As bitterly summarised by Sinn Féin councilor John Hearne, they are trying very hard to be the “new Fianna Fáil”. But as the old maxim goes, better the devil you know than the devil you don’t.

Thus the collapse in support.

Rumblings inside the Party

Incredibly the leadership of the party closed their eyes to the impending disaster, and ran far too many candidates, thus making a bad situation worse. A bleak-faced Mary Lou McDonald promised that changes will now be made to the party’s direction. 

But for the first time “discussions [about replacing her] are absolutely happening” reported a party figure that even pointed to the possibility of Pearse Doherty or Matt Carthy becoming new leaders in the runup to the general election.

The problem with Sinn Féin is not Mary Lou McDonald, but its whole political programme which at a time of unprecedented capitalist crisis cannot offer anything to workers and youth. 

Eventually, you either offer “change” to the working class and fundamentally break with capitalism and the imperialists, or you submit to the latter. You can’t be everything to everyone forever. 

As long as they were doing well in the polls the leadership were able to keep up this balancing act. Now, there will be growing unease from inside the party about the direction it’s heading. 

No alternative!

The real winners of this election have been the independents. This for the simple reason that they present themselves as not being politicians. They aren’t a unified political force, independents on the left, right and centre all gained seats. 

Incidentally, this gives the lie to the hysterical shouts of certain “lefts” about the “rise of fascism”. Far-right parties won two seats while running around 100 candidates across the country. Clearly a fascist tide is not about to overtake the country!

The point is that, lacking any revolutionary alternative, class anger is finding a distorted expression in anti-immigration sentiments across certain backwards layers of the population. But one thing is to attend a confused “protest” blaming lack of housing on asylum seekers, quite another is to get up and go voting for far-right or even fascist goons!

Anyone who cannot tell the difference between a worker who, out of misplaced concerns for the housing crisis etc., votes for an anti-immigration independent and a hardcore fascist militant clearly has no understanding of the working class whatsoever. What this election proves once and for all is that the blame for the advance of anti-immigrant rhetoric lies on the shoulders not of the backwardness of the working class, but on the failures of these same “lefts” to provide any real alternative.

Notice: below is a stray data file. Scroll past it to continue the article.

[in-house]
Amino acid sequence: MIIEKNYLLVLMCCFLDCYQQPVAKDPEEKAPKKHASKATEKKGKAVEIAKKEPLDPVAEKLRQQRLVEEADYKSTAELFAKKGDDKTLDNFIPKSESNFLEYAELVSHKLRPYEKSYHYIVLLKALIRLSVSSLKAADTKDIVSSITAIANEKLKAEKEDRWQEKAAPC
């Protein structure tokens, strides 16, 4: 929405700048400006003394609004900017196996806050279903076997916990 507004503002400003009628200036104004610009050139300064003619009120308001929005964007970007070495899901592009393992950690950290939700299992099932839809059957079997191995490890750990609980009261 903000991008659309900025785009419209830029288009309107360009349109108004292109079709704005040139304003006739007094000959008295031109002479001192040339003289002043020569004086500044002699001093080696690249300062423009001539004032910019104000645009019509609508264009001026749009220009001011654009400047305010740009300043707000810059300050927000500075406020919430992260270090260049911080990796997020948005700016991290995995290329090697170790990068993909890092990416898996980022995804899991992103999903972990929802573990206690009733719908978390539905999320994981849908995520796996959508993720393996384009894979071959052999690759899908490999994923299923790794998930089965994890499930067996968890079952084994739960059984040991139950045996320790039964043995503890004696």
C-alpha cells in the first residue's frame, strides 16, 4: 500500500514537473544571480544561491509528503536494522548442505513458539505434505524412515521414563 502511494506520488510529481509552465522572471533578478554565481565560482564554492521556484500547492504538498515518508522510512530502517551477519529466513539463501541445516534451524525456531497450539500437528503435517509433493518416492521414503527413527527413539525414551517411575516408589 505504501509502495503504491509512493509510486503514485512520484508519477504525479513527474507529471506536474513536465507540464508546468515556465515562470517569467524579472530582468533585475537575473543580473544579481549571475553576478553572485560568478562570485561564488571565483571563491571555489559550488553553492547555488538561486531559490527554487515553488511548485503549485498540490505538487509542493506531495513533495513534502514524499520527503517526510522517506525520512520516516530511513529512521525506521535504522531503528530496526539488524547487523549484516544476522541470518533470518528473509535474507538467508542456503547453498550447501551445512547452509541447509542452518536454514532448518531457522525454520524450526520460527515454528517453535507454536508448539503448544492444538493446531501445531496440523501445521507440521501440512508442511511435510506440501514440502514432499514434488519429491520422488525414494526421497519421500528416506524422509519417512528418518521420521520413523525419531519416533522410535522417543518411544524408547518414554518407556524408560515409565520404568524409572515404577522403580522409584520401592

The fact that workers have decisively rejected the political establishment is of the utmost significance for revolutionary communists. Lenin explained that capitalist “democracy” is the best shell for the rule of bosses and landlords because it allows workers to vent their frustrations against the system. One party takes the blame for carrying out the policy of the ruling class, then the workers can vote the guilty party out and choose another to put their hopes in – albeit with a similar outcome.

Not so much today. The workers are seeing in practice that all of the parties are complicit in this system. Successive governments have exposed Fianna Fáil, Fine Gael, Labour and the Greens. 

Undoubtedly a local election is not a general election and its performance on the latter might not be so catastrophic, but Sinn Féin are increasingly appearing as a spent force as well even before joining the government. 

The crisis of capitalism is intensifying. 16 years since the crashing of the “Celtic Tiger” not only have the problems not been solved, they have greatly intensified. We are about to enter one of the most unstable periods of the class struggle in Ireland since the betrayal of the Irish revolution over a century ago. Explosive outbursts are on the agenda. And increasingly, the ruling class will no longer be able to use its political apparatus as a safety valve for the swelling anger.

The apparent apathy of the working class will quickly be revealed for what it really is, seething anger against the ruling class and an unbreakable will to transform society.